A review of tonight's "The Walking Dead" coming up just as soon as we get a show of hands...
I try not to talk about "The Walking Dead" comics all that much in these reviews. As I say in the usual spoiler disclaimer below, the goal here is to treat the TV show as a TV show, rather than getting into a constant loop of compare-and-contrast with what Robert Kirkman did on his own. But I will say that I stopped reading the comic not long after it introduced the character that TV audiences got to meet tonight — mainly so I can also say that I may ultimately have a different reaction to this version of the Governor than I did on the page.
Glen Mazzara, Kirkman and company have made plenty of changes to the story and characterizations from the comics, and they'll continue to do so. But beyond that, the show has the advantage of whatever the actors bring to these characters. Andrew Lincoln as Rick is, to me, more compelling than the Rick of the comics to this point, and our first glimpse of David Morrissey as the Governor suggests this may be a more complicated character than the one who was the tipping point for my desire to stop reading.
I knew going in that Andrea's host was a bad guy(*), and the idea that he's working with Merle — whom we last saw in a non-dream state as a hateful redneck lunatic — is a trouble sign. At the same time, you can see the appeal of Woodbury to Andrea, and to the other residents we've met so far, and you can understand why the locals look to the Governor as a leader. Nuance in a villain is always welcome, particularly as we're first getting to know him. As written, and as played by Morrissey, this is a guy I'm interested to watch, and one who was able to carry an episode that didn't once feature a glimpse of Rick, Lori and the rest of the gang at the prison. (Fair play, I guess, after Andrea and her friend were MIA last week.)
(*) Though I'm curious how early on the non-comics readers tumbled to his true nature. Was it simply the association with Merle? When we saw him keeping the samurai sword on his bookshelf? The revelation of the secret lab? All the whispered conversations we didn't hear? Or was it not until he and his men ambushed the National Guards unit?
For that matter, good on the writers for dramatically reshaping Merle, under the guise of the Governor forcing him to calm the hell down or take a hike. Michael Rooker is among the better actors to appear on the show to date, but even he couldn't do anything with the character he had to play back in season 1. This is a character who's still very obviously dangerous, but no longer an overheated caricature, and he provides a nice contrast to Dallas Roberts (late of AMC's "Rubicon") as the Governor's tea-brewing scientist pal.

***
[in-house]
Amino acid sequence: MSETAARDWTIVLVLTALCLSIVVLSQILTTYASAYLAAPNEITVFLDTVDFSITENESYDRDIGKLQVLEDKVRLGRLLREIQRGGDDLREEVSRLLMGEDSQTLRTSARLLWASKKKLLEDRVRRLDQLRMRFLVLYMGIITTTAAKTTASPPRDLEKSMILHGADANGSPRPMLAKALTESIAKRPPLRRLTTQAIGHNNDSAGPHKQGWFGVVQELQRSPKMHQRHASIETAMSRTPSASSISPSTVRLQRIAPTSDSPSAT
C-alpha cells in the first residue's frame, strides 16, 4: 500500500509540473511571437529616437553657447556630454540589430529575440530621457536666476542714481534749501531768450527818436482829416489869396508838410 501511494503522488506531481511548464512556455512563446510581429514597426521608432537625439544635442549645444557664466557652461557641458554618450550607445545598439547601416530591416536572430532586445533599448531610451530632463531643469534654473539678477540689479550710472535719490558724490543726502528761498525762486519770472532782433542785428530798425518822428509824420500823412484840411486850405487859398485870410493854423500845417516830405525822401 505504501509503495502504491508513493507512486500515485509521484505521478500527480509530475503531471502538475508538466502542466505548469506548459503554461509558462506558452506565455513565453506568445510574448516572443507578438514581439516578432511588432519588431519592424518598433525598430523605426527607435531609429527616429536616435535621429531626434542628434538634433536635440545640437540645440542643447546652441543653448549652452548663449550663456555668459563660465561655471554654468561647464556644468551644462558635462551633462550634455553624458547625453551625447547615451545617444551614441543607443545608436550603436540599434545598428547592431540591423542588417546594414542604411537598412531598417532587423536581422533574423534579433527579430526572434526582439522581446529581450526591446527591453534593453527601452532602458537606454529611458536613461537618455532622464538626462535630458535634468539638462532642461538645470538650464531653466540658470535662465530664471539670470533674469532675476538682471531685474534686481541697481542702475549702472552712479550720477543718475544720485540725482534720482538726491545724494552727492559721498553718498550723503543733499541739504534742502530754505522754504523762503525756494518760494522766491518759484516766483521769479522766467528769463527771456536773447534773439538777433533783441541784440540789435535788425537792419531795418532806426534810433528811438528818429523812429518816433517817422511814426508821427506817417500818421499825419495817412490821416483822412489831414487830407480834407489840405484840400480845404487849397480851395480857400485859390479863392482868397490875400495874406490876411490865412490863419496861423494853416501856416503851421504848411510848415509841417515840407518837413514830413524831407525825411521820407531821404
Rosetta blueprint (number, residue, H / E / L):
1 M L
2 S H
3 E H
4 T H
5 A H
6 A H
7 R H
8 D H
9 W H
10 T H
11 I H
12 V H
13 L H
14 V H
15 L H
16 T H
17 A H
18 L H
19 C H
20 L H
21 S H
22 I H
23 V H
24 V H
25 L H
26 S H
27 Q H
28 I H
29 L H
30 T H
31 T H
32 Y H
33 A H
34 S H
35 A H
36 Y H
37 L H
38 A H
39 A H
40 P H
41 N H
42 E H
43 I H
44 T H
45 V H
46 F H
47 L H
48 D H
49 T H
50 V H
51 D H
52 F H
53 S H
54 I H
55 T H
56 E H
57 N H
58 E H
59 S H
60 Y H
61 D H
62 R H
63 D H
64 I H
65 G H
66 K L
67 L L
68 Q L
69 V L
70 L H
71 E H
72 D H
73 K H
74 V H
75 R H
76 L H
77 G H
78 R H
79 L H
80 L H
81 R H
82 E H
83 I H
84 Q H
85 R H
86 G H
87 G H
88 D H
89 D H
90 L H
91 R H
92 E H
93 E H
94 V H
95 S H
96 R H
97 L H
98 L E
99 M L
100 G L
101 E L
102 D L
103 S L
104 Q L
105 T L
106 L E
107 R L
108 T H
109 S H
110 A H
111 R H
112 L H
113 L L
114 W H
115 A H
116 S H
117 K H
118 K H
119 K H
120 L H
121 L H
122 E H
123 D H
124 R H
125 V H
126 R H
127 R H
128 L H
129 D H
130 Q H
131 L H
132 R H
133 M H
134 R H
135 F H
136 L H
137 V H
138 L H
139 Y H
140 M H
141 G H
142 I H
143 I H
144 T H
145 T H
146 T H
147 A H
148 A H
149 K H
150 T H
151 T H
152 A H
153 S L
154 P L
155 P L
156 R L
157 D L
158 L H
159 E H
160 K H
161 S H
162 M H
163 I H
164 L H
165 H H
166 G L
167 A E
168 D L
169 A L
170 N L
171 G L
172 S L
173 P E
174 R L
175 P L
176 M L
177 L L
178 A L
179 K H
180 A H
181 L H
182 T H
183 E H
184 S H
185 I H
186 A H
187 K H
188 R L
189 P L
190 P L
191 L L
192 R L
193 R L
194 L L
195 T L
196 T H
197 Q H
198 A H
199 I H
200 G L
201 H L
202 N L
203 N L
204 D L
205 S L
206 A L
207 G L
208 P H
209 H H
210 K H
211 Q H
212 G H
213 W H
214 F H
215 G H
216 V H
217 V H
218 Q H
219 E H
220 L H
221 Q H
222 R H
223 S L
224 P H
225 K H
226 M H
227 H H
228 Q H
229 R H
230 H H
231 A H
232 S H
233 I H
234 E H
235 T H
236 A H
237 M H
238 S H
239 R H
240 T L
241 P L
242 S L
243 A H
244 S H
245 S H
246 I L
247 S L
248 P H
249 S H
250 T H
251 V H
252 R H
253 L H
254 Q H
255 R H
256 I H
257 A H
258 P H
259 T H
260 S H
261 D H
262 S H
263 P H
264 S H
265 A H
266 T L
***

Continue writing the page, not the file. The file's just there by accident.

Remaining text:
My one major issue with "Walk With Me" has to do with Andrea's traveling companion Michonne. The time jump forward between seasons was tremendously helpful in showing the evolution of Rick's group, but only because we knew who they were and what they were like when last we saw them months earlier. The contrast in seeing how well the group works together, in seeing Carol become more assertive, Carl treated as more than just a kid, etc., was possible because they aren't strangers. We met Andrea's friend for a half-second or so in the season 2 finale, but we're basically starting from scratch here with her and with this friendship. Andrea talking about what a mystery her friend has been all these months covers for some of that, but it still feels like important information is missing from us — or, at least, from those who haven't read the comics (assuming she'll be written close to how she was there going forward). Her suspicions about the Governor are less useful given how little we know about her coming into this episode.
But overall, "Walk With Me" was another tense, solid outing for what, in the early stages, is shaping up to be the most consistent season so far.
Once again, let me remind you again of this blog's No Spoiler rule and how it applies to this show, as I've had to delete a bunch of comments the last few weeks that violated it. Basic things to remember before commenting:
1. No talking about the previews for the next episode.
2. No talking about anything else you know about upcoming episodes from other sources — and, yes, that includes anything Mazzara and Kirkman have said in interviews.
3. No talking about anything that's happened in the comic that hasn't happened in the TV show yet. As with "Game of Thrones," the goal is to treat "The Walking Dead" TV show as exactly that, and not as an excuse for endless comparisons with the comics. If you want to talk about the comics, feel free to start up a discussion thread on our message boards.
With that in mind, what did everybody else think?
Alan Sepinwall may be reached at firstname.lastname@example.org